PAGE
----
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hi i have a nav menu that hides off the side of the screen and can be toggled unfortunately it will not allow me to click on the anchor links inside (it just toggles instead is there something i can do to to override prevent default and get the anchor tags working?

var one = {queue:true, duration:1250, easing: 'easeInOutExpo'};
var two = {queue:true, duration:1500, easing: 'easeInOutExpo'};

$('nav').toggle(
function()  { showMenu() },
function()  { hideMenu() });

$(window).bind('load', function() {
setTimeout ( 'hideMenu()', 1000 );
});

function hideMenu()
{
$('nav').animate({ left: '-=270' },  one);
$('#container').animate({ left: '-=270' }, two);
}
function showMenu()
{
$('nav').animate({ left: '+=270' },  one);
$('#container').animate({ left: '+=270' }, two);
} 
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2 Answers 2

up vote 0 down vote accepted

Assuming the links are inside the nav element, and triggering the animations set on that element ?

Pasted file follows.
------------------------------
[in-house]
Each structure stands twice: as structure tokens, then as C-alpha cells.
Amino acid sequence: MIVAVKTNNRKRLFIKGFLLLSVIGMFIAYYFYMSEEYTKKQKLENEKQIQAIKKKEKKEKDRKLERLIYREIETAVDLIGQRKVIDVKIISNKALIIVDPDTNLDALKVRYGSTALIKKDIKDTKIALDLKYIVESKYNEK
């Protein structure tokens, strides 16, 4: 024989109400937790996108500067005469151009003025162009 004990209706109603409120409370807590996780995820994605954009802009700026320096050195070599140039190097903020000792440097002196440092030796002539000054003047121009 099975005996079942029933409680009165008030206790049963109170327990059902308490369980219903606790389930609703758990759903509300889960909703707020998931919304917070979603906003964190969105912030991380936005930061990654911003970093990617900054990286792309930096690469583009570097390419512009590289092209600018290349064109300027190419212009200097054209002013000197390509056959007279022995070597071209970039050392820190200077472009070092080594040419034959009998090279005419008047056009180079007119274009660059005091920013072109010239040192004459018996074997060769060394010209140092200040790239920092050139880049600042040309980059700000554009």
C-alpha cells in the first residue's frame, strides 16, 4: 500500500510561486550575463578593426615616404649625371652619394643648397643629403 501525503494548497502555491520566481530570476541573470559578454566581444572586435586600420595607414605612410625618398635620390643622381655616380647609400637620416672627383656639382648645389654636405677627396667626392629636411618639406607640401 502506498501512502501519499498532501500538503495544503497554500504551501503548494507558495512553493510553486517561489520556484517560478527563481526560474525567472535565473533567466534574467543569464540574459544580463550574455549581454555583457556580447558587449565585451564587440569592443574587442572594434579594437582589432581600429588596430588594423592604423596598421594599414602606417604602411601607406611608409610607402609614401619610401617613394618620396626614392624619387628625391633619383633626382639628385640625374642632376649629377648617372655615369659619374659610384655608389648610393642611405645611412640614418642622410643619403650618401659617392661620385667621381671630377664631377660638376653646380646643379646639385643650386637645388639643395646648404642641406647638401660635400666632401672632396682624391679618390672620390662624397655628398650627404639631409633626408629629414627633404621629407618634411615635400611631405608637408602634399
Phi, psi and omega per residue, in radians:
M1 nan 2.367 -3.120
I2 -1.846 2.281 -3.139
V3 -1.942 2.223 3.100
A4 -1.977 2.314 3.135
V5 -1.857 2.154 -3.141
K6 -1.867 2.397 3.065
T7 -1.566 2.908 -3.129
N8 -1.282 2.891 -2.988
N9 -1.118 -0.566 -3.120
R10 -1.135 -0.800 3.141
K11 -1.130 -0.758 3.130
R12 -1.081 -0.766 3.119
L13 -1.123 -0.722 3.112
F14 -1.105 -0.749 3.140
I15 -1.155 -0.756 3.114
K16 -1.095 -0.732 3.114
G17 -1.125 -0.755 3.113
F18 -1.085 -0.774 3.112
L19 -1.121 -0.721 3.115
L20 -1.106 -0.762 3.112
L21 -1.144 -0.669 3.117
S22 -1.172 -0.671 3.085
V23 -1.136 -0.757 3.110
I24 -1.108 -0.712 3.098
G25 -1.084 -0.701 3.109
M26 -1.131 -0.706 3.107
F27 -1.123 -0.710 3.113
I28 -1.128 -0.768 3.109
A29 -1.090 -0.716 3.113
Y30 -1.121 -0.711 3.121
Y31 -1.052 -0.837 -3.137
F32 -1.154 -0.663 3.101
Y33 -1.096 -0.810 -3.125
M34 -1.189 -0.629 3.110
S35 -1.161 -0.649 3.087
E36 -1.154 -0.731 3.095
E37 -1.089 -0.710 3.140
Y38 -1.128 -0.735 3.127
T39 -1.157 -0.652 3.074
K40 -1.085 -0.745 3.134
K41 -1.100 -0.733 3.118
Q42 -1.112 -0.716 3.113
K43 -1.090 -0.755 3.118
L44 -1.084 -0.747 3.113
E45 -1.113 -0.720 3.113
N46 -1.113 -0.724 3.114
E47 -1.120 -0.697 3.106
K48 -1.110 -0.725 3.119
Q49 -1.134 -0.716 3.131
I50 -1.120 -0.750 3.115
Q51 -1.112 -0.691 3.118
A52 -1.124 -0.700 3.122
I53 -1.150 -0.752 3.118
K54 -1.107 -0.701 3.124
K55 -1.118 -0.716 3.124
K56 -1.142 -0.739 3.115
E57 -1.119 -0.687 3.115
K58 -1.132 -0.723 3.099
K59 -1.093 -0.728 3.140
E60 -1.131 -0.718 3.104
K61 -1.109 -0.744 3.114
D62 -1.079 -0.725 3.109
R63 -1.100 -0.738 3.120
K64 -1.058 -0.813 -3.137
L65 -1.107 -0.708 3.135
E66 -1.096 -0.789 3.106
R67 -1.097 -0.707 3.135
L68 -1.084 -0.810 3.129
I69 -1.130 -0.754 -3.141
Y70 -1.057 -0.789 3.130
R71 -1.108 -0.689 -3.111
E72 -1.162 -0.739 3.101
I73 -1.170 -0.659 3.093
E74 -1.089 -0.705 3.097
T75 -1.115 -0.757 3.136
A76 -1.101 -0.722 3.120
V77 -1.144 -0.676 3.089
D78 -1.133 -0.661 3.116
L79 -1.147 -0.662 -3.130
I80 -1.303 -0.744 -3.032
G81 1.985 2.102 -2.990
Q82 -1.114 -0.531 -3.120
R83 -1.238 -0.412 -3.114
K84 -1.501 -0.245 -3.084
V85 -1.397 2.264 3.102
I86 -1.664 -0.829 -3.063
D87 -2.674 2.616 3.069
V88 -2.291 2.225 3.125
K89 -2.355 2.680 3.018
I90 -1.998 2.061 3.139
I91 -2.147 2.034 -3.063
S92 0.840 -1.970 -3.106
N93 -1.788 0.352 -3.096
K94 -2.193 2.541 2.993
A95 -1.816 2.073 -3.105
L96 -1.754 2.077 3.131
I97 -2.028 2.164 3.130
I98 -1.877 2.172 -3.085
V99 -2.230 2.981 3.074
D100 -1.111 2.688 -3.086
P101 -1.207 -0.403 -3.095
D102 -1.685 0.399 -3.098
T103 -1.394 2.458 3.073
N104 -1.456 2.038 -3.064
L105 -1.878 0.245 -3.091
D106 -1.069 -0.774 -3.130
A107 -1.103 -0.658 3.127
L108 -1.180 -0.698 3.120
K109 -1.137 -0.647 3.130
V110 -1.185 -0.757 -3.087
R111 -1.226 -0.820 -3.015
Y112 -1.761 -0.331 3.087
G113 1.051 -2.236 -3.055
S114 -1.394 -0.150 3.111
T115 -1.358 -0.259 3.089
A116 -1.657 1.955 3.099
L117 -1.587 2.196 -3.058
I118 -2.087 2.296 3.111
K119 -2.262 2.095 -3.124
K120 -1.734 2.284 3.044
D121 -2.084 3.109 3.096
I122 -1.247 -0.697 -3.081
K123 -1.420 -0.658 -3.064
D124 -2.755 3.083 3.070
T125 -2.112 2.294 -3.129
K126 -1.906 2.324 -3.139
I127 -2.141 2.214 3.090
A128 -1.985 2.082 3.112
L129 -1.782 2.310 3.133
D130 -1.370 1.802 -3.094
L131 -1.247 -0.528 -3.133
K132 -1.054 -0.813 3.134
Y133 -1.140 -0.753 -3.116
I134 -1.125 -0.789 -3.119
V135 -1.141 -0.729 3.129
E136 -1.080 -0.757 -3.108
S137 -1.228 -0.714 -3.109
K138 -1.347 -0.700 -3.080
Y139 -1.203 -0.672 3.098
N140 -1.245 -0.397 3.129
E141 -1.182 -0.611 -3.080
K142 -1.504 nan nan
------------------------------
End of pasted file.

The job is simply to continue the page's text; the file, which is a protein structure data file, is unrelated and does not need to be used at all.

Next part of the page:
$('a', 'nav').on('click', function(e) {
    e.stopPropagation();
});

will stop click on the anchors from bubbling up to the nav element.

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For anchor to work it must have provided a not empty href attribute

You prevent default behavior on .click() like that

$('a.optional-class').click(function(e){
    e.preventDefault(); // it's way more powerful than...
    // your code goes here
    return false; // ... than this
});

The thing is that both of above hacks(?) work in a different manner, 1) .preventDefault() simply tells browser that this anchor isn't actually an anchor and should not be treated as one; prevents ANY <a /> action 2) return false tells the browser that the user actually haven't clicked the link; this will not prevent from scrolling site if

<a href="#some_id_here">
<!-- some code and height goes here... -->
<div id="some_id_here"></div>
share|improve this answer
    
Could you please explain why e.preventDefault() is way more powerful than return false ? –  adeneo May 8 '12 at 23:57
    
Well, it seems I was wrong. In jQuery return false is equal to calling e.preventDefault() AND e.stopPropagation(). But when it comes to vanilla JS return false triggers only e.preventDefault(), so the event will still bubble up the DOM tree. Source: stackoverflow.com/questions/1357118/… –  chester1000 May 10 '12 at 12:48

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